Responding to the Treasury Committee’s Inquiry on SME Finance/BBRS


Tuesday, August 8th from 6pm - 7:30pm BST


Online via Zoom.


There'll be a great line-up of speakers plus ample scope for discussion and debate.

Why You Should Attend...

As you may already know the collective endeavour campaign to ask the Treasury Committee to open an inquiry on SME Finance and the Business Banking Resolution Service (BBRS) has been a success – the inquiry we all asked for has been opened. 

We are extremely grateful that the Treasury Committee has opened it. Here’s Chair Harriett Baldwin MP’s comment:

Harriet Baldwin

“Small businesses are the lifeblood of local communities, powering economic growth and fostering innovation and an entrepreneurial spirit. 

As a Committee, we’ll be examining whether small businesses are able to access the finance they need to grow and develop, whether there is adequate regulation of the sector, and if Government can take a more active role to support business growth.

We look forward to receiving written evidence on this important topic and taking oral evidence later in the year.”

Here’s the official announcement.

We now urge anybody that has been a victim of banking misconduct, especially those that have had an unpleasant experience/outcome of dealing with the Business Banking Resolution Service (BBRS), to respond to the consultation. 

Full details about the consultation are here and note the deadline is now Friday 1st September (it has been pushed back from 13th August).

Please note that the consultation covers many topics, TTF’s response is going to focus mostly (but not only) on this part:

  • How effective has the Business Banking Resolution Service been, and what lessons can be learnt from it?  

Given the importance that we collectively respond to this consultation as impactful as possible, it is vital that as many submissions are made as can be organised.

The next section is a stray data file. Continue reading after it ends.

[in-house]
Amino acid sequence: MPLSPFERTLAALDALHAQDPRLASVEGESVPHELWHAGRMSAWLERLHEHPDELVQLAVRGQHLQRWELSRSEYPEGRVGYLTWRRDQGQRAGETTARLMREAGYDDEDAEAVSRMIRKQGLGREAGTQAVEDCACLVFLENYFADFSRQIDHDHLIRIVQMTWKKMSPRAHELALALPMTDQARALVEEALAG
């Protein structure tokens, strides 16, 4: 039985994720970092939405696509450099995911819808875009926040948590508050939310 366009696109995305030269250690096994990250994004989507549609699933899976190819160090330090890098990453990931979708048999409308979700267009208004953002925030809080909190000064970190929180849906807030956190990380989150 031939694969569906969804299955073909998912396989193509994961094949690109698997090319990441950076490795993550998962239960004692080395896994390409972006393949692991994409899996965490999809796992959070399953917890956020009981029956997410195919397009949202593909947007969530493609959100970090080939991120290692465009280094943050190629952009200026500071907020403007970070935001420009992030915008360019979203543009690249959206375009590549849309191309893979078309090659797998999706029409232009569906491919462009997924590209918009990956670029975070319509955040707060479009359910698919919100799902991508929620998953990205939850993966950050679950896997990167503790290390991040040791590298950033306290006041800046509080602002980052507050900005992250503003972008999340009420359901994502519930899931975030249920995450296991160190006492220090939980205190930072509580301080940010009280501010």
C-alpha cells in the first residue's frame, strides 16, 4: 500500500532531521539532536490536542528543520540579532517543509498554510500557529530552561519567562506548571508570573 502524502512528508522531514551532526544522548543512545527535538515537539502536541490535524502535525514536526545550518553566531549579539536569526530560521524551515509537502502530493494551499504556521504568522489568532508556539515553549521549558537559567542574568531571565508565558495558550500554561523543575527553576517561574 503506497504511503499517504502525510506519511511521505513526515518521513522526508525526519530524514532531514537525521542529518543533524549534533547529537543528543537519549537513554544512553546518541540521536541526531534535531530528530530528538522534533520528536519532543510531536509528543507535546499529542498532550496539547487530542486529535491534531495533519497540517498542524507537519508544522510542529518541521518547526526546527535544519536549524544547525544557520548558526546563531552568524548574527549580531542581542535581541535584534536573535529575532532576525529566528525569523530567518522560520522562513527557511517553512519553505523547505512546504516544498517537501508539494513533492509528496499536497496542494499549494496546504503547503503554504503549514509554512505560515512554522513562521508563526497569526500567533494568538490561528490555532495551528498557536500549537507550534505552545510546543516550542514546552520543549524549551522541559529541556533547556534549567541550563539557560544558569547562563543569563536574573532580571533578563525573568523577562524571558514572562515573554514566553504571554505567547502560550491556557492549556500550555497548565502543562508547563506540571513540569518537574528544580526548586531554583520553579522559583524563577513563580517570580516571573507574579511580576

Please do make a submission yourselves; be that in an individual or organisational capacity. 

TTF will of course be responding and we are busy putting together our response. 

We have organised this special Zoom meeting taking place on 8th August to:

  • Talk about our proposed response, which should be in first draft by then
  • Absorb ideas that attendees want to share that we should consider including before we finalise our response
  • Make sure everybody knows the range of topics that we plan to include in our response, so if anybody wants to make use of our ideas in their own response they can.

Please do be sure to attend the event if you have been a victim of any kind of banking misconduct, especially if you have dealt with the BBRS.

We are continuing ​​to discover more and more about the shortcomings of the BBRS, and it’s important to know that a whistleblower has now stepped forward who has bravely shared insights into what’s really been going on within BBRS. 

We urge you to read the first class article written by Rachel Wolcott and Lindsey Rogerson, Regulatory Intelligence Reporters at Thomson Reuters, see below

You can access the article in full here.

As we see it so far (noting that we are still learning more about the BBRS’ shortcomings), there are 5 major problems that the BBRS has:

  1. The Independence Problem: The badly compromised governance structure of the BBRS means the directors are not truly independent. That’s a problem because the BBRS was sold to stakeholders as being independent. The participating banks fund it, and as the saying goes “he who pays the piper calls the tune”. The banks also get to “mark their own homework”. So we have a rather bizarre situation where the banks are the judge, jury and proven perpetrator, and as such we feel totally justified in referring to the BBRS’s governance structure as ‘badly compromised’.

    The participating banks created a company, known as the Bank Appointed Member. It is jointly owned by them and it has the power to block the directors from exercising key powers they would normally be expected to hold. See page nine and the final page of the Articles of Association, here. The BBRS’ supposedly independent leadership team is disinclined to push through change without the approval of the Bank Appointed Member. Furthermore, there are also concerns about the independence of some of the adjudicators because they include former bank employees who sold Interest Rate Hedging Products, which are the basis of many victims’ claims. Are they not therefore obviously conflicted and anything but independent?